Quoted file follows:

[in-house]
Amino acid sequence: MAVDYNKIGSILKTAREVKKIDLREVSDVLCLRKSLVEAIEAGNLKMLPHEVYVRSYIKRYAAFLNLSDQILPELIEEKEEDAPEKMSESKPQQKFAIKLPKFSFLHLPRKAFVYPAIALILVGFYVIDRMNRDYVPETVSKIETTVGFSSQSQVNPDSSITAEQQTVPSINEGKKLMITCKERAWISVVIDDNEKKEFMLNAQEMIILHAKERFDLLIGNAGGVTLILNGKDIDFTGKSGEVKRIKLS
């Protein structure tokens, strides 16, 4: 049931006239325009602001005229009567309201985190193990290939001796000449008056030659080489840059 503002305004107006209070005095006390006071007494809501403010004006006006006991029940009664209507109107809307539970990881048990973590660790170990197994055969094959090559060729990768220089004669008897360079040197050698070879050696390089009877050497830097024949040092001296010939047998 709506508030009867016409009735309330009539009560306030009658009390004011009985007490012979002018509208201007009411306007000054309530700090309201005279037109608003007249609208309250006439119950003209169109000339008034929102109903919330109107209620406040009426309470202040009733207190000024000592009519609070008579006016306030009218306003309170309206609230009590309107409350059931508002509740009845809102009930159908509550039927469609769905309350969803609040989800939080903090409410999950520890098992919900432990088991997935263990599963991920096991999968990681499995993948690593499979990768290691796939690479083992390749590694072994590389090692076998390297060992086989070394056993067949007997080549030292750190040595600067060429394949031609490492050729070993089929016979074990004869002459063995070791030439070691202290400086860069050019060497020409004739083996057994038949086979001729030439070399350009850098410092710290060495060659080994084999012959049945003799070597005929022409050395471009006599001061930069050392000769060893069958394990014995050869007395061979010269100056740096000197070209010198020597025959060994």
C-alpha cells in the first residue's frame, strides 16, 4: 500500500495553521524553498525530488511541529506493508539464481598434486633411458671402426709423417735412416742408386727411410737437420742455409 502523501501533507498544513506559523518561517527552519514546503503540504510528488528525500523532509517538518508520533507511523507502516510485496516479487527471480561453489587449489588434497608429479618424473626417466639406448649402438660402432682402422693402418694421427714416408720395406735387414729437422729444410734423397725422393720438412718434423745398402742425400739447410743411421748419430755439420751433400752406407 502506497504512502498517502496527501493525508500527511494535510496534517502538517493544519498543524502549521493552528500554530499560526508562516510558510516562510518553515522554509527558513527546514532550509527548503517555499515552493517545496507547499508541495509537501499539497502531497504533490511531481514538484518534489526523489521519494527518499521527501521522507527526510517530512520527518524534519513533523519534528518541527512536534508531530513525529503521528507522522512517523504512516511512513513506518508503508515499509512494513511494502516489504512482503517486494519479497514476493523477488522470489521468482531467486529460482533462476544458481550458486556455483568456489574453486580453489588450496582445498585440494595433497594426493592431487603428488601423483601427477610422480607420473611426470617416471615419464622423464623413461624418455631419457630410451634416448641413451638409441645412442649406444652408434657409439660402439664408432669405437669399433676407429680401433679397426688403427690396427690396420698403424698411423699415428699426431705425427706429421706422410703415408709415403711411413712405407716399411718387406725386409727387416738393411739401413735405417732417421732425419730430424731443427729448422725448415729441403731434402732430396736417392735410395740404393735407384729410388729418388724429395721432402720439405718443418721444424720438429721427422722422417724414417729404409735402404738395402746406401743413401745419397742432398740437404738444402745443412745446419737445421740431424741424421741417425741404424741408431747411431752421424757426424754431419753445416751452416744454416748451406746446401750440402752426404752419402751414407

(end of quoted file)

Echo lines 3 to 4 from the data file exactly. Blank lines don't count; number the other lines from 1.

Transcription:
């Protein structure tokens, strides 16, 4: 049931006239325009602001005229009567309201985190193990290939001796000449008056030659080489840059 503002305004107006209070005095006390006071007494809501403010004006006006006991029940009664209507109107809307539970990881048990973590660790170990197994055969094959090559060729990768220089004669008897360079040197050698070879050696390089009877050497830097024949040092001296010939047998 709506508030009867016409009735309330009539009560306030009658009390004011009985007490012979002018509208201007009411306007000054309530700090309201005279037109608003007249609208309250006439119950003209169109000339008034929102109903919330109107209620406040009426309470202040009733207190000024000592009519609070008579006016306030009218306003309170309206609230009590309107409350059931508002509740009845809102009930159908509550039927469609769905309350969803609040989800939080903090409410999950520890098992919900432990088991997935263990599963991920096991999968990681499995993948690593499979990768290691796939690479083992390749590694072994590389090692076998390297060992086989070394056993067949007997080549030292750190040595600067060429394949031609490492050729070993089929016979074990004869002459063995070791030439070691202290400086860069050019060497020409004739083996057994038949086979001729030439070399350009850098410092710290060495060659080994084999012959049945003799070597005929022409050395471009006599001061930069050392000769060893069958394990014995050869007395061979010269100056740096000197070209010198020597025959060994």
C-alpha cells in the first residue's frame, strides 16, 4: 500500500495553521524553498525530488511541529506493508539464481598434486633411458671402426709423417735412416742408386727411410737437420742455409 502523501501533507498544513506559523518561517527552519514546503503540504510528488528525500523532509517538518508520533507511523507502516510485496516479487527471480561453489587449489588434497608429479618424473626417466639406448649402438660402432682402422693402418694421427714416408720395406735387414729437422729444410734423397725422393720438412718434423745398402742425400739447410743411421748419430755439420751433400752406407 502506497504512502498517502496527501493525508500527511494535510496534517502538517493544519498543524502549521493552528500554530499560526508562516510558510516562510518553515522554509527558513527546514532550509527548503517555499515552493517545496507547499508541495509537501499539497502531497504533490511531481514538484518534489526523489521519494527518499521527501521522507527526510517530512520527518524534519513533523519534528518541527512536534508531530513525529503521528507522522512517523504512516511512513513506518508503508515499509512494513511494502516489504512482503517486494519479497514476493523477488522470489521468482531467486529460482533462476544458481550458486556455483568456489574453486580453489588450496582445498585440494595433497594426493592431487603428488601423483601427477610422480607420473611426470617416471615419464622423464623413461624418455631419457630410451634416448641413451638409441645412442649406444652408434657409439660402439664408432669405437669399433676407429680401433679397426688403427690396427690396420698403424698411423699415428699426431705425427706429421706422410703415408709415403711411413712405407716399411718387406725386409727387416738393411739401413735405417732417421732425419730430424731443427729448422725448415729441403731434402732430396736417392735410395740404393735407384729410388729418388724429395721432402720439405718443418721444424720438429721427422722422417724414417729404409735402404738395402746406401743413401745419397742432398740437404738444402745443412745446419737445421740431424741424421741417425741404424741408431747411431752421424757426424754431419753445416751452416744454416748451406746446401750440402752426404752419402751414407